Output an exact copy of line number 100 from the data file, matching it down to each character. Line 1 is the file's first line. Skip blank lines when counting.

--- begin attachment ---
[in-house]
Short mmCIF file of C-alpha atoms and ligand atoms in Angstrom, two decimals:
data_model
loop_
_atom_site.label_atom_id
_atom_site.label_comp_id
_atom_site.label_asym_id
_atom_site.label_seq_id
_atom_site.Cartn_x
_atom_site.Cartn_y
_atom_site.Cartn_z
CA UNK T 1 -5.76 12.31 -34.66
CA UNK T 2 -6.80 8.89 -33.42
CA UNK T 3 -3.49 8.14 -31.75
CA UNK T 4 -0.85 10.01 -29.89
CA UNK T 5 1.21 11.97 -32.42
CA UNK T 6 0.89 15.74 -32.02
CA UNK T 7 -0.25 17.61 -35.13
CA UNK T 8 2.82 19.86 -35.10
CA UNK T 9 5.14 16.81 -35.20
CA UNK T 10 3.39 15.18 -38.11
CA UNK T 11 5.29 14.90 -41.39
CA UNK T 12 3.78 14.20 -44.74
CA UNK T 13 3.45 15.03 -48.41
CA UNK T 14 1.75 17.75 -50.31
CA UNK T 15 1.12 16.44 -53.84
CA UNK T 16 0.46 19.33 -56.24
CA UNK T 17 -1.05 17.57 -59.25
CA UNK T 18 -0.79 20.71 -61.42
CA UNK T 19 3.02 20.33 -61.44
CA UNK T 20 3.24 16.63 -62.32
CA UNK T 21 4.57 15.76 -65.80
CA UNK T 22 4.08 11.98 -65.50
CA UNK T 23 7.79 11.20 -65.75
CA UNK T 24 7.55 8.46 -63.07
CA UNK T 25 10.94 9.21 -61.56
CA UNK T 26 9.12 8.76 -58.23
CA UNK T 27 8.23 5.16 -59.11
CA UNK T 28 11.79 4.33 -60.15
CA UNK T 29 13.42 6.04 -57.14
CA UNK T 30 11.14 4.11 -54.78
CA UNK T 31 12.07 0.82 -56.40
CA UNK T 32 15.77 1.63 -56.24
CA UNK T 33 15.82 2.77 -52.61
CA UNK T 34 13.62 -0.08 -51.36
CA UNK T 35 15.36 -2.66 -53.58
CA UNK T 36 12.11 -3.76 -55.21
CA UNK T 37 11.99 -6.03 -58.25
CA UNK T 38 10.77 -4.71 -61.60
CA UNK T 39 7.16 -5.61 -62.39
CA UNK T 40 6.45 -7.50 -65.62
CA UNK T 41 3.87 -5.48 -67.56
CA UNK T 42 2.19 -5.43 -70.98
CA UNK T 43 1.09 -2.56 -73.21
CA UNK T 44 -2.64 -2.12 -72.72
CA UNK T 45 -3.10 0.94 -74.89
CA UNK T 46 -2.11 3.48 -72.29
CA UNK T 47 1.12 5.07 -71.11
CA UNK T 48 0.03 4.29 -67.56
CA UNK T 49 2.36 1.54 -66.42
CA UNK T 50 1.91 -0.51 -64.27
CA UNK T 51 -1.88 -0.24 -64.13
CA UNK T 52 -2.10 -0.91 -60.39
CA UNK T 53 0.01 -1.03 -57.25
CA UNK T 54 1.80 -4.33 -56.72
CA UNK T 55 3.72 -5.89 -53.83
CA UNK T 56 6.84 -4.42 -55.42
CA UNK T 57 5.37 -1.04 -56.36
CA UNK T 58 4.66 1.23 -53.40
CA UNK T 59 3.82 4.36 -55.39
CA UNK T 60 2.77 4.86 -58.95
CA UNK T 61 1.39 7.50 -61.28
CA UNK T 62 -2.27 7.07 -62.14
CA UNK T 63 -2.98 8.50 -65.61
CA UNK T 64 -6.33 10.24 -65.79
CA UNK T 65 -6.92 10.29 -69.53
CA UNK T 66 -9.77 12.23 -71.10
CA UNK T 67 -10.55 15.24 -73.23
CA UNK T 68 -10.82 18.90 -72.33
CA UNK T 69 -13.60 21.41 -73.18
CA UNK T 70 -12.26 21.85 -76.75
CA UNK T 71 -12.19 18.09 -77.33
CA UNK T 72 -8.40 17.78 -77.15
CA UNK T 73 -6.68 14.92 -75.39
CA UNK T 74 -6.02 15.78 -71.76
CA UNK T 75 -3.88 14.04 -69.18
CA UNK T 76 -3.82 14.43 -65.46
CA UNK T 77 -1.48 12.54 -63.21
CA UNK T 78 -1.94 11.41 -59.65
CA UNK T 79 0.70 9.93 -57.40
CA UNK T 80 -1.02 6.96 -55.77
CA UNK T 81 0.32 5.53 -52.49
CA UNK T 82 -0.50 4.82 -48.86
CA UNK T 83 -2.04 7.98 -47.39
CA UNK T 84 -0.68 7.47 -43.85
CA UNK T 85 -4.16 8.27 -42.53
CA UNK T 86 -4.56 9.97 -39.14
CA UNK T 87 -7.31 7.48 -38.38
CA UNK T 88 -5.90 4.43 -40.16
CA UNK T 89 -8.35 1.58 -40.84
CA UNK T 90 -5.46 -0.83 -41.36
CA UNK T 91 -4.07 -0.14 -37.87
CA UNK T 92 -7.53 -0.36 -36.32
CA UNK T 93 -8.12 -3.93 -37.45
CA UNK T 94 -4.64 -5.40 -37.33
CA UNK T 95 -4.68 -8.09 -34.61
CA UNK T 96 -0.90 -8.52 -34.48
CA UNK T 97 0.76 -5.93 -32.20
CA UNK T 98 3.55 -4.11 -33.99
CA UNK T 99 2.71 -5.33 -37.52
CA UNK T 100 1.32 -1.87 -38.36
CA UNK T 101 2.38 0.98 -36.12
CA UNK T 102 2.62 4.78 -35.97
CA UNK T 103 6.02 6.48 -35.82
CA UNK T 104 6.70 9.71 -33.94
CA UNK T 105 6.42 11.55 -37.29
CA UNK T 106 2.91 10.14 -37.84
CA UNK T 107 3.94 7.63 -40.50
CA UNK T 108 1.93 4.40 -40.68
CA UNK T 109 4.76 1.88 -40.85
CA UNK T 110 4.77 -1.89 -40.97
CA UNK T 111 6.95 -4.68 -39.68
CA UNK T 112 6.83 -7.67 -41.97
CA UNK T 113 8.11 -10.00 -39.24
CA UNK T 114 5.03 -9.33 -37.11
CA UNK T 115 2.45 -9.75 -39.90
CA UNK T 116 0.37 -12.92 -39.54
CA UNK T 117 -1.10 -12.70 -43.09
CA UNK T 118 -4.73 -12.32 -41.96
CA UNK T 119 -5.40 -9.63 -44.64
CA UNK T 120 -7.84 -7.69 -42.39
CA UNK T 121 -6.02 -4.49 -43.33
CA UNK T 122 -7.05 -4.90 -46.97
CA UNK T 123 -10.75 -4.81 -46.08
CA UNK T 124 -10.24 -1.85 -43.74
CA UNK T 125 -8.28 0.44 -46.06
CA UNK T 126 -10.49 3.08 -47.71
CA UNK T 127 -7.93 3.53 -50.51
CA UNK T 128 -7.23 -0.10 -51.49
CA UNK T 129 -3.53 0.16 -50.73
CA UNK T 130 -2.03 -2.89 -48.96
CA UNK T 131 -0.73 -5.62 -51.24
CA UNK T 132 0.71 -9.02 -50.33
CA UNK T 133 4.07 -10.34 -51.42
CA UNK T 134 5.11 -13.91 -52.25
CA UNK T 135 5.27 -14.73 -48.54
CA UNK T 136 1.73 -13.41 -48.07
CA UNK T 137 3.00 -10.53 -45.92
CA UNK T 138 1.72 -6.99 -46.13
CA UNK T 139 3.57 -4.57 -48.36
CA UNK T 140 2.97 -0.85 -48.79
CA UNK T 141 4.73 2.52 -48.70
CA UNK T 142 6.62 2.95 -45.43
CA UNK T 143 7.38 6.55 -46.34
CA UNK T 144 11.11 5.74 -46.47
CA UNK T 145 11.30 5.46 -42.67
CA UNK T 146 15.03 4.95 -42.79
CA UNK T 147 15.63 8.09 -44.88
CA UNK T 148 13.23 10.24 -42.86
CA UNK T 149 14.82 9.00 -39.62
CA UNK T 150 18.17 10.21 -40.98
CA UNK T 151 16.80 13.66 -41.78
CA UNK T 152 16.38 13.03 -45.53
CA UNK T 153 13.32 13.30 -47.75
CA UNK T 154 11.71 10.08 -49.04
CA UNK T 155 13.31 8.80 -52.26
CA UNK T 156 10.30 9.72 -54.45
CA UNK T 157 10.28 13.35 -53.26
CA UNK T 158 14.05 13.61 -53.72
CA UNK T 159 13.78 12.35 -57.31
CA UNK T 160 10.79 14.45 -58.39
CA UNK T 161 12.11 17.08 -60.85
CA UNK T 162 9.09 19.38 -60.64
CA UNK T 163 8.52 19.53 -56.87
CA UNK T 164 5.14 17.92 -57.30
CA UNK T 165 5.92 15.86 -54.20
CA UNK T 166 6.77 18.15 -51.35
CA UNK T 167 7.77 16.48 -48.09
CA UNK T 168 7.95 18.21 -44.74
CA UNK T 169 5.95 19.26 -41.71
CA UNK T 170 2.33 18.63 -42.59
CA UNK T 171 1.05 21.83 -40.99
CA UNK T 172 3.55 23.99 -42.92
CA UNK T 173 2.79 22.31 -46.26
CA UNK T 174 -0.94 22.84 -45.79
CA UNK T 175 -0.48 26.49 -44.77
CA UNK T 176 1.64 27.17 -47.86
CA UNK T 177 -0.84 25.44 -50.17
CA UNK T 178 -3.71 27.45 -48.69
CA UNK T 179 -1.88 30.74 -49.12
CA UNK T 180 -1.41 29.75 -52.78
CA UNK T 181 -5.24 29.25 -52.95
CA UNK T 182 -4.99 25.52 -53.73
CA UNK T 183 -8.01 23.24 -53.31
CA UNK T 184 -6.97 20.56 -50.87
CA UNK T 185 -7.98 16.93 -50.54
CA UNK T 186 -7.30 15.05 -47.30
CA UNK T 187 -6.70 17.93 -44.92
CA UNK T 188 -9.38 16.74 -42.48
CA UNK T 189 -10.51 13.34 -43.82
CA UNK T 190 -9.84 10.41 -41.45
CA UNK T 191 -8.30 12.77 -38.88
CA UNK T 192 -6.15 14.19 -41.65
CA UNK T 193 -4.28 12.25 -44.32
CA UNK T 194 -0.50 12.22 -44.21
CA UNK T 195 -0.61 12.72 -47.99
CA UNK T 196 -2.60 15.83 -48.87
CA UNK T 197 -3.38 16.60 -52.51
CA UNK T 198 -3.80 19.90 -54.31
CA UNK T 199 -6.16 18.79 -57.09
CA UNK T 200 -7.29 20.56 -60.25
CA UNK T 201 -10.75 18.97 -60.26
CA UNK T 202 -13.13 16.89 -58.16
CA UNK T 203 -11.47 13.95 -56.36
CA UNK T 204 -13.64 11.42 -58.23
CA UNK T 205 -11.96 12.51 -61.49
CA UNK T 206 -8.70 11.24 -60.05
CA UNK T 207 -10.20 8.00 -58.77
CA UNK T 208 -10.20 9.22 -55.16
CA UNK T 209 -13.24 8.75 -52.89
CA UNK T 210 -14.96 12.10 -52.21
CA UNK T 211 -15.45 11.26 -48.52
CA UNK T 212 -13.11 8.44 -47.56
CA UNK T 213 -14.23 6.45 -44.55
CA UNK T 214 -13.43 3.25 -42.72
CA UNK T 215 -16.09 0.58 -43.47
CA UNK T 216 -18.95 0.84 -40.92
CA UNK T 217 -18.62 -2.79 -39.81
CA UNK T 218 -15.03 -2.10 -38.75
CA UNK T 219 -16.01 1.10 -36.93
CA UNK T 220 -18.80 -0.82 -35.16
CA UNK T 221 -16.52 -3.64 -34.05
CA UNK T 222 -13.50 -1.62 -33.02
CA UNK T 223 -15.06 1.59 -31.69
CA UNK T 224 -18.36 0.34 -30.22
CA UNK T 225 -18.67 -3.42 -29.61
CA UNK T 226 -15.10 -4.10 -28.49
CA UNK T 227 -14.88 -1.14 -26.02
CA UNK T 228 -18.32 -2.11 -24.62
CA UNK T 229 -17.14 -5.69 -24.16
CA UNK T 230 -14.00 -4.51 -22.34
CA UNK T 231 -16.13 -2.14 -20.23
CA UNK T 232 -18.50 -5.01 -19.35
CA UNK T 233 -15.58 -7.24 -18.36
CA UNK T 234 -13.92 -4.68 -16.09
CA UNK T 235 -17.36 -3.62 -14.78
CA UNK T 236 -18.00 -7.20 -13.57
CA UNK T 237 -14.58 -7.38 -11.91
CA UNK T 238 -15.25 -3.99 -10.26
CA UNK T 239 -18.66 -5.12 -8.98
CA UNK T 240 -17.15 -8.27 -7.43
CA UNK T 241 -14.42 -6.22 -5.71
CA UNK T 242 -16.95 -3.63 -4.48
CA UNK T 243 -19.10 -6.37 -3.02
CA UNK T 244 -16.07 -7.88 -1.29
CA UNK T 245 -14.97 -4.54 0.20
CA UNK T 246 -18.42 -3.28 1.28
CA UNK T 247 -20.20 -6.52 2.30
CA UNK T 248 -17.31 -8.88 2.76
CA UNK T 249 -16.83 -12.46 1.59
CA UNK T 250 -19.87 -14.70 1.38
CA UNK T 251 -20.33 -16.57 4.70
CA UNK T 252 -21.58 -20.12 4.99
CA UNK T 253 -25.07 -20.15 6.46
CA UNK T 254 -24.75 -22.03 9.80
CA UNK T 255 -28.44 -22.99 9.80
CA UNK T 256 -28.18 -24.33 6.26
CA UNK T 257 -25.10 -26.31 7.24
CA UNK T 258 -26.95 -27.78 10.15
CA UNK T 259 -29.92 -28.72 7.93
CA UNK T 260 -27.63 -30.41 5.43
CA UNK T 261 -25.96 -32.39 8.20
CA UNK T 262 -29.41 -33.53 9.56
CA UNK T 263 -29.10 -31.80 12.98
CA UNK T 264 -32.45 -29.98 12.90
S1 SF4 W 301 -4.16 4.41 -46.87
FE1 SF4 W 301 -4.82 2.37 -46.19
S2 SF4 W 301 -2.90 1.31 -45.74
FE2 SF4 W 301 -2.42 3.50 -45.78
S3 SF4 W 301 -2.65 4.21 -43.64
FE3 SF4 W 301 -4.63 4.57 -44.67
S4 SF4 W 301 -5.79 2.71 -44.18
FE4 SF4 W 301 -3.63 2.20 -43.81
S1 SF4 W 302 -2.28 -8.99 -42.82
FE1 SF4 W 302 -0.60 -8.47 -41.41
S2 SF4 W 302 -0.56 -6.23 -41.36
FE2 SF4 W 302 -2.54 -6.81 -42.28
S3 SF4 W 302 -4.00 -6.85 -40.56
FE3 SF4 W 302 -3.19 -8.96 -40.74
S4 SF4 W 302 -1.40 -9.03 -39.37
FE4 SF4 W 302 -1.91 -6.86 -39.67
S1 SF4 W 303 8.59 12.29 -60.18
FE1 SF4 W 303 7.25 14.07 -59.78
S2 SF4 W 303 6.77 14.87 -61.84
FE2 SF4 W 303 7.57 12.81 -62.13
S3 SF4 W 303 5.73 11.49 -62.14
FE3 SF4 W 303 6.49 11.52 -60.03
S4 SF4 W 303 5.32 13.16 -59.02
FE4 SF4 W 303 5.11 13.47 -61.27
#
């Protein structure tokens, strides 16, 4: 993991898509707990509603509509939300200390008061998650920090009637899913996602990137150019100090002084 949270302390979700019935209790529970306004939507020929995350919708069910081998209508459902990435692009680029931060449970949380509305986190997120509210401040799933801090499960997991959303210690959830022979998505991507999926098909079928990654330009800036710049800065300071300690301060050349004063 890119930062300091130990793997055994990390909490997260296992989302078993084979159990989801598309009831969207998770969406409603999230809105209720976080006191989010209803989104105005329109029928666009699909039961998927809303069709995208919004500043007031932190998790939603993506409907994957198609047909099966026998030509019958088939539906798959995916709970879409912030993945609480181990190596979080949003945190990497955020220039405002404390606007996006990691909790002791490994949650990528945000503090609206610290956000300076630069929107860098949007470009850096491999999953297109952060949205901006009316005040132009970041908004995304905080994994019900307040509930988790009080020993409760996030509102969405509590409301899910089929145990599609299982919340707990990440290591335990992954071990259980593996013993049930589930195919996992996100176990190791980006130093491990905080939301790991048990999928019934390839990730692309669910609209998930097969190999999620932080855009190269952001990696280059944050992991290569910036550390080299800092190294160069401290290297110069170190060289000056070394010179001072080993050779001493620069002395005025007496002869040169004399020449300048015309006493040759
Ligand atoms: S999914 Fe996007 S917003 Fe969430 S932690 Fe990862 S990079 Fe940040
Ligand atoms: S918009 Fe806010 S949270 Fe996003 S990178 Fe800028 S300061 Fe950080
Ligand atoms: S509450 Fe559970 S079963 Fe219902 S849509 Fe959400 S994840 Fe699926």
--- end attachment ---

CA UNK T 89 -8.35 1.58 -40.84